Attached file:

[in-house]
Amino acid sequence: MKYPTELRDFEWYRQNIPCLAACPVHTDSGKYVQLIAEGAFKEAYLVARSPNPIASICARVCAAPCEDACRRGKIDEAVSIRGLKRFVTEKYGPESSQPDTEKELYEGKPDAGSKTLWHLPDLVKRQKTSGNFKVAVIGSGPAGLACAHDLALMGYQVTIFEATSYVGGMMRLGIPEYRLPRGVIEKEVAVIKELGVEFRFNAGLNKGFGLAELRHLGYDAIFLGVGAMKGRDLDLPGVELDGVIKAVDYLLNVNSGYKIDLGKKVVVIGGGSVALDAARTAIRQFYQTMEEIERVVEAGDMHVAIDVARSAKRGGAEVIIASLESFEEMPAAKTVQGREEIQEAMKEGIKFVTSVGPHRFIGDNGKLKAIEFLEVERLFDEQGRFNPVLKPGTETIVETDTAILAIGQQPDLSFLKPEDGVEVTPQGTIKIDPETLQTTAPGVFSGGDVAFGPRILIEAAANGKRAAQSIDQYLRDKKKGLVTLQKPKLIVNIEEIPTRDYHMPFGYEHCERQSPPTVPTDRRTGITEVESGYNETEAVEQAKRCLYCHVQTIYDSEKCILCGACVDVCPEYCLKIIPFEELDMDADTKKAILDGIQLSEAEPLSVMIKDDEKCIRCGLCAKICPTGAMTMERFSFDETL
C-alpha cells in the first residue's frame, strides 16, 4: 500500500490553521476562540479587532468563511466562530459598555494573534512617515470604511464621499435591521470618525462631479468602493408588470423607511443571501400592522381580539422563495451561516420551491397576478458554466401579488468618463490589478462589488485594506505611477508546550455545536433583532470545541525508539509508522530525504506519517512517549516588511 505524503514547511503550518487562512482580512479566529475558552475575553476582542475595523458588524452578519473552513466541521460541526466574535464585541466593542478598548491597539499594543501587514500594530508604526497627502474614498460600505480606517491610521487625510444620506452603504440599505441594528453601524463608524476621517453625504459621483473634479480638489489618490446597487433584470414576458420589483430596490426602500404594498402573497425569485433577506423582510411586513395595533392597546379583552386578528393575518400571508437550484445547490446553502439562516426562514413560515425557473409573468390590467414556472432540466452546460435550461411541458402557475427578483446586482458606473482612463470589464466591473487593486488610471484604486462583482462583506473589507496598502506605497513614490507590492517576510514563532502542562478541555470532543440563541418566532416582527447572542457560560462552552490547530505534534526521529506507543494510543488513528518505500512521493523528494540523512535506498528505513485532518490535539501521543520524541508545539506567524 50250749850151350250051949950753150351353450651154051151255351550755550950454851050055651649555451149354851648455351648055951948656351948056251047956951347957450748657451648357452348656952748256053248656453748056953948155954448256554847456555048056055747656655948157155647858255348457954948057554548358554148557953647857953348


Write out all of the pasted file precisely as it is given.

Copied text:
[in-house]
Amino acid sequence: MKYPTELRDFEWYRQNIPCLAACPVHTDSGKYVQLIAEGAFKEAYLVARSPNPIASICARVCAAPCEDACRRGKIDEAVSIRGLKRFVTEKYGPESSQPDTEKELYEGKPDAGSKTLWHLPDLVKRQKTSGNFKVAVIGSGPAGLACAHDLALMGYQVTIFEATSYVGGMMRLGIPEYRLPRGVIEKEVAVIKELGVEFRFNAGLNKGFGLAELRHLGYDAIFLGVGAMKGRDLDLPGVELDGVIKAVDYLLNVNSGYKIDLGKKVVVIGGGSVALDAARTAIRQFYQTMEEIERVVEAGDMHVAIDVARSAKRGGAEVIIASLESFEEMPAAKTVQGREEIQEAMKEGIKFVTSVGPHRFIGDNGKLKAIEFLEVERLFDEQGRFNPVLKPGTETIVETDTAILAIGQQPDLSFLKPEDGVEVTPQGTIKIDPETLQTTAPGVFSGGDVAFGPRILIEAAANGKRAAQSIDQYLRDKKKGLVTLQKPKLIVNIEEIPTRDYHMPFGYEHCERQSPPTVPTDRRTGITEVESGYNETEAVEQAKRCLYCHVQTIYDSEKCILCGACVDVCPEYCLKIIPFEELDMDADTKKAILDGIQLSEAEPLSVMIKDDEKCIRCGLCAKICPTGAMTMERFSFDETL
C-alpha cells in the first residue's frame, strides 16, 4: 500500500490553521476562540479587532468563511466562530459598555494573534512617515470604511464621499435591521470618525462631479468602493408588470423607511443571501400592522381580539422563495451561516420551491397576478458554466401579488468618463490589478462589488485594506505611477508546550455545536433583532470545541525508539509508522530525504506519517512517549516588511 505524503514547511503550518487562512482580512479566529475558552475575553476582542475595523458588524452578519473552513466541521460541526466574535464585541466593542478598548491597539499594543501587514500594530508604526497627502474614498460600505480606517491610521487625510444620506452603504440599505441594528453601524463608524476621517453625504459621483473634479480638489489618490446597487433584470414576458420589483430596490426602500404594498402573497425569485433577506423582510411586513395595533392597546379583552386578528393575518400571508437550484445547490446553502439562516426562514413560515425557473409573468390590467414556472432540466452546460435550461411541458402557475427578483446586482458606473482612463470589464466591473487593486488610471484604486462583482462583506473589507496598502506605497513614490507590492517576510514563532502542562478541555470532543440563541418566532416582527447572542457560560462552552490547530505534534526521529506507543494510543488513528518505500512521493523528494540523512535506498528505513485532518490535539501521543520524541508545539506567524 50250749850151350250051949950753150351353450651154051151255351550755550950454851050055651649555451149354851648455351648055951948656351948056251047956951347957450748657451648357452348656952748256053248656453748056953948155954448256554847456555048056055747656655948157155647858255348457954948057554548358554148557953647857953348